sekitori

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About sekitori

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  1. sekitori

    Hakuho Applying for Japanese Citizenship

    Each leg of the torch relay is quite short---around 200 meters or so. A torch bearer doesn't have to run at all. If he or she is unable to run, walking while holding the torch should be perfectly okay. So is the use of a wheelchair whose users are provided with equipment to attach the torch to the chair. In theory a torch bearer should be alone, but they are permitted to have the assistance of a wheelchair helper or for a blind person to use a guide dog or another person to help him or her. I wonder if torch bearers are also allowed to use skate boards and/or roller skates.
  2. sekitori

    Sumo history videos

    This looks like an ancient version of a Hakuho-Enho workout .
  3. sekitori

    2019 Kyushu Basho Discussion (spoiler alert)

    It's true that the kachiage in and of itself is far more dangerous than the headbutt. However, kachiages don't occur very often. The headbutt, while far less severe, happens extremely often in a rkishi's career and its long term effects can be much more serious. I'm referring to CTE, a brain injury which has been proven to occur in many American professional football players and can result in dementia in later life. Helmets provide some protection, but not enough to prevent it. I wonder if trauma to the brain is as common in rikishis who have a lot of head to head contact without any sort of protection at all. I would guess that it's far more prevalent than we realize. I have no idea how the effects of head to head contact in sumo can be reduced. Tradition indicates that any sort of head protection will never be used. Such contact could eventually be banned altogether. The chances of such a rule ever occurring is at least a million to one, maybe more. Meawhile, rikishis will continue to bang their heads together, at possibly great future risk.
  4. sekitori

    2019 Kyushu Basho Discussion (spoiler alert)

    When Hakuho gripped onto Takakeisho's mawashi, because Takakeisho has very little yotsu-zumo ability, the bout was over. When two rikishis are grabbing onto each other's mawashis and there is no movement at all, there can be a question as to who has an advantage. That was not the case in this match. Hakuho was in complete control and he could have ended it any time he cared to. I still think the reason it took him so long to finish the match was to make it appear that Takakeisho's mawashi technique was moderately decent--which it definitely was not. Hakuho came away with the easiest win possible while Takakeisho left with his dignity intact by lasting well over a minute before losing. However, that result was due much, much more to Hakuho's efforts (or lack of same) than his own.
  5. sekitori

    2019 Kyushu Basho Discussion (spoiler alert)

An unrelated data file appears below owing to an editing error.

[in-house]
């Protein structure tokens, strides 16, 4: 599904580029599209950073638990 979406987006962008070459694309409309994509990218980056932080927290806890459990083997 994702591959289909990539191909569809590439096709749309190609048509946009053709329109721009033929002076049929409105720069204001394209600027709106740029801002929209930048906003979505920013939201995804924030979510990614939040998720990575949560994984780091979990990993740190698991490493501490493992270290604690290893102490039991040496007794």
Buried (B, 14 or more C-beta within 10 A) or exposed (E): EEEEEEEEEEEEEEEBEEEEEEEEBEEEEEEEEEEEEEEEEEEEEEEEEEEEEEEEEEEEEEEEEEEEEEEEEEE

This probably makes no sense, but I think Hakuho was doing Takakeisho a big favor. Once he controlled Takakeisho's mawashi, the match was over. But instead of pushing him off the dohyo right away, he just maintained his position. To some observers, it might appear that Takakesisho was doing something to block Hakuho's forward movement. But the lack of Hakuho's forward progress had nothing to do with Takakeisho's resistance. It was due entirely to Hakuho himself. I think the longer a bout with Hakuho lasts, the more impressive his opponent seems to be. I wouldn't doubt that while they were locked together, Hakuho whispered, "Hang in there. You're gonna lose but you stlll will look pretty good". As I said, this idea probably makes no sense but if nothing else, it does sound kind of interesting.
  6. sekitori

    2019 Kyushu Basho Discussion (spoiler alert)

    That just about says it all. Not only is he the greatest rikishi ever, but he also is among the greatest all-time athletes in all sports. I would equate his status to that of LeBron James, Michael Jordan, Babe Ruth, Wayne Gretzky, and Muhammad Ali. The sad thing is while the others were extremely well-known, the vast (gigantic may be a better word) majority of people in the world have absolutely no idea who he is.
  7. sekitori

    2019 Kyushu Basho Discussion (spoiler alert)

    It's absolutely right for a yokozuna, like any other rikishi, to follow the rules of sumo.That includes using accepted, allowable techniques. However, when one is promoted to yokozuna and becomes extremely successful, he is then requested to abandon a completely legal technique. It is said that such behavior is not worthy of someone holding such a high rank. Of course, his opponents can still use that same technique against him. The YDC and NSK sometimes come up with opinions that make no sense. This happens to be one of the more ridiculous ones. Hakuho is not being stubborn. He's just following the rules.